Harriet Tubman, the fearless African American conductor of the Underground Railroad who helped smuggle enslaved people from safe houses to freedom prior to the Civil War, earned her place in history books as one of America’s finest spies.
In 1863, Tubman led a spy ring for the Union Army and scouted Confederate supply routes and troop movements, reporting the intelligence back to her Union Army commanders. She also helped liberate enslaved people who went on to form Black Union regiments. Perhaps most notably, Tubman became the first woman in United States history to lead a military assault in the daring Combahee Ferry Raid that freed more than 700 slaves.
While Tubman is arguably the most famous Civil War spy, many other women gained infamy as spies who supported the Confederacy.
Nancy Hart Douglas
Nancy Hart Douglas (better known as simply Nancy Hart) entered the world of espionage first with the Moccasin Rangers. The pro-Confederate rebel group were active in the beginning of the Civil War and terrorized local Unionists within counties now considered present-day West Virginia. The rebel scout and spy had a mission in the fall of 1861 when Union troops captured her in Braxton County. She managed to swindle her captors with a cover story, and they set her free. Hart returned to friendly Confederate lines armed with insider knowledge about opposing troop movements.
However, her luck ran out once more in the summer of 1862 when Union soldiers ambushed the Moccasin Rangers. Their group became scattered, and according to an eyewitness, Hart and another female companion were later captured in the woods while they foraged for food. The two women were taken prisoners of war and placed in the attic of a Summersville farmhouse.
For the next two weeks Hart plotted her escape. She finally charmed a young Union soldier and coaxed his gun away from him — a fatal error on the soldier’s part, since Hart shot him dead and made her escape by horseback. When she arrived at Gen. Stonewall Jackson’s regiment in Fayetteville, she guided a group of Confederates back to Summersville, where they burned down the farmhouse and set fire to the town.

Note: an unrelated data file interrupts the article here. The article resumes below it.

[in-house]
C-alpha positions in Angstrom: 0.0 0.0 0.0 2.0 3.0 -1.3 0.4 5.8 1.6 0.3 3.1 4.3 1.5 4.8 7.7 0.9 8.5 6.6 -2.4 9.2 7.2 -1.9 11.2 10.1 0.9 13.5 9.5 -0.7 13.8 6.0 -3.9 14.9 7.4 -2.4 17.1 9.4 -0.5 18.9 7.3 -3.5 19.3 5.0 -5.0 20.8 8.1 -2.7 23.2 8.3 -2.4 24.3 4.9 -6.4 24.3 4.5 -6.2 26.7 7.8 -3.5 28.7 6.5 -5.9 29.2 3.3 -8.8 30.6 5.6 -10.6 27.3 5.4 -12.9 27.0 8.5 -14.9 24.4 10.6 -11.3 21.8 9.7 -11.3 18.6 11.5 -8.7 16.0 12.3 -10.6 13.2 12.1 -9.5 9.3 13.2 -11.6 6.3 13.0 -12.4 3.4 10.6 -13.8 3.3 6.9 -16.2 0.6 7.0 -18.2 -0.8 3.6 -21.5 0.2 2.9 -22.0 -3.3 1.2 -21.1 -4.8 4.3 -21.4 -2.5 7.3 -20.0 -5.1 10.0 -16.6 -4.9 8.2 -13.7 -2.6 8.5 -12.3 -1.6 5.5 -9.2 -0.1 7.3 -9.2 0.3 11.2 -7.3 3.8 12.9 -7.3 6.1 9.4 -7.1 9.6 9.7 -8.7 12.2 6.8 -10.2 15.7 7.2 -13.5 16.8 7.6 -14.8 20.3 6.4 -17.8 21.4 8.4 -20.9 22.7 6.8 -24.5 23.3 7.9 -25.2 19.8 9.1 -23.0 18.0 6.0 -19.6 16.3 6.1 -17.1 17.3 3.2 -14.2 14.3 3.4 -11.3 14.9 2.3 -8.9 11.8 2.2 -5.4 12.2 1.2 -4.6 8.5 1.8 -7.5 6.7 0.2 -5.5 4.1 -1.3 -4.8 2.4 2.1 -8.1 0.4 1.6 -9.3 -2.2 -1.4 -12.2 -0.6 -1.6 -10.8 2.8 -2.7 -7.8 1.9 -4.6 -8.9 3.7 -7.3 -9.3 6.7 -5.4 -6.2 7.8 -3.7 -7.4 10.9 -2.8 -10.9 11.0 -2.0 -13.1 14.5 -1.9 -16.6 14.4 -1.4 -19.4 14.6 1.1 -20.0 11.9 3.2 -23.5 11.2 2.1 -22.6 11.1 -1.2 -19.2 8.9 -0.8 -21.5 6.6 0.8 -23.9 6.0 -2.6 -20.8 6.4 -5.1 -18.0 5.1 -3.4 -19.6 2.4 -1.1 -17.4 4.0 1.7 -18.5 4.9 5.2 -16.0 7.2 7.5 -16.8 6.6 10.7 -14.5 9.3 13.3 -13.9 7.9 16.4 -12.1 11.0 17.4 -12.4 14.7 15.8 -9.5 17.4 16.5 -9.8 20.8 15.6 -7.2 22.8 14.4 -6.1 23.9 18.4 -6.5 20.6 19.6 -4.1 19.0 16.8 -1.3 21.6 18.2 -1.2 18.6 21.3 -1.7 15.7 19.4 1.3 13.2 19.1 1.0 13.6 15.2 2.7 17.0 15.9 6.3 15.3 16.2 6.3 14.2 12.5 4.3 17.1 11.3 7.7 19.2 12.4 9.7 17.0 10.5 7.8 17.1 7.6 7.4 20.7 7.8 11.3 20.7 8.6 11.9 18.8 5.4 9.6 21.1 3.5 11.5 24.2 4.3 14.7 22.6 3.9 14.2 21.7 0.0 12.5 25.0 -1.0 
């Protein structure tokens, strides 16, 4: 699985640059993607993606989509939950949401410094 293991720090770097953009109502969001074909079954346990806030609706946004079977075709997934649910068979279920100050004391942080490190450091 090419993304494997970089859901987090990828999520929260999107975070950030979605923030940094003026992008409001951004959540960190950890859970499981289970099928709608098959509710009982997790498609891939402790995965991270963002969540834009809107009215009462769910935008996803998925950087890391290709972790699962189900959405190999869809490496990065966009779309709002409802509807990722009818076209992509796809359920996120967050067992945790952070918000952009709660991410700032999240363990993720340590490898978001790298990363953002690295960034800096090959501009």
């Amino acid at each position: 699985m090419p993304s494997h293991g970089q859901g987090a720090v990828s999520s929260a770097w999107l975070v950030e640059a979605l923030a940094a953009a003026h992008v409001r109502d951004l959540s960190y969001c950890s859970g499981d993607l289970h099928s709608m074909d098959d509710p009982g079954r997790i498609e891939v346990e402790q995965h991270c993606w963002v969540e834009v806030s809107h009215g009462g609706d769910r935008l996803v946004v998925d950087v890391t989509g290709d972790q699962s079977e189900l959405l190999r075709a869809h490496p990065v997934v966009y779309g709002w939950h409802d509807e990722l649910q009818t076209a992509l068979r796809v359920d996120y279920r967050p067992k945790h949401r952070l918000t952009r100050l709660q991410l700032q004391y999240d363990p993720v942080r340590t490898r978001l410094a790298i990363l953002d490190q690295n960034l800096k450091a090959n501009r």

Hart faded into the background after helping take Summersville. She is believed to have died sometime around 1912, although the exact date is uncertain.
Marie Isabelle “Belle” Boyd was only 17 years old when the Civil War began. She hailed from a prominent slaveholding family in Martinsburg, Virginia (now West Virginia). In 1861, Boyd shot and killed a Union soldier at her family’s home after he insulted her mother and attempted to search the house. Soon after her acquittal, she joined the Confederacy and would later become one of its most famous female spies. Attractive and flirtatious, Boyd worked as a courier for Gens. Stonewall Jackson and P.G.T. Beauregard. She carried messages and gathered intelligence on Union officers during her travels.
On May 23, 1862, in Front Royal, Virginia, Boyd listened through a knothole in her hotel room wall to several Union officers discussing their war plans. Boyd took this secret information and rode between the two armies to deliver a message to a Confederate staff officer. Jackson credited Boyd’s actionable intelligence for helping him win several victories during the Shenandoah Valley campaign of 1862.
Throughout her espionage career she was arrested six times, imprisoned thrice, and exiled twice. The most severe instance was her final arrest, when she was caught trying to smuggle Confederate papers to England. She fled the country and later married a former Union naval officer who had detained her. She authored her memoir Belle Boyd, in Camp and Prison in 1865 and took the profits to support herself. Soon after others learned about her sensationalized exploits she became an actress, often reenacting her clandestine Civil War activities.
Boyd would remarry twice more, to another former Union officer and an actor. She died in 1900 at 56.
Emeline Pigott, a 25-year-old native of North Carolina, witnessed Confederate soldiers arrive and set up camp across the creek from her family’s home just after the Civil War began. Pigott soon joined their cause by offering assistance in every way she could, including as a spy and caregiver.
She helped gather food and clothing for the soldiers and stashed supplies in hollow trees for the men to retrieve. She cared for wounded soldiers straight from the battlefield and nursed them back to health. While she earned their trust, she helped distribute mail and supplies to three neighboring counties. She placed up to 30 pounds of letters and other supplies in pockets hidden underneath her hoop skirt to protect her activities.
Pigott also organized a group of fishermen to act as assets reporting information about federal ships, their tonnage, and cargo. She passed the information to her Confederate friends. By the end of the Civil War, Pigott had become North Carolina’s most famous spy and smuggler. Despite numerous run-ins with the law, she lived until 1916 and died at age 80.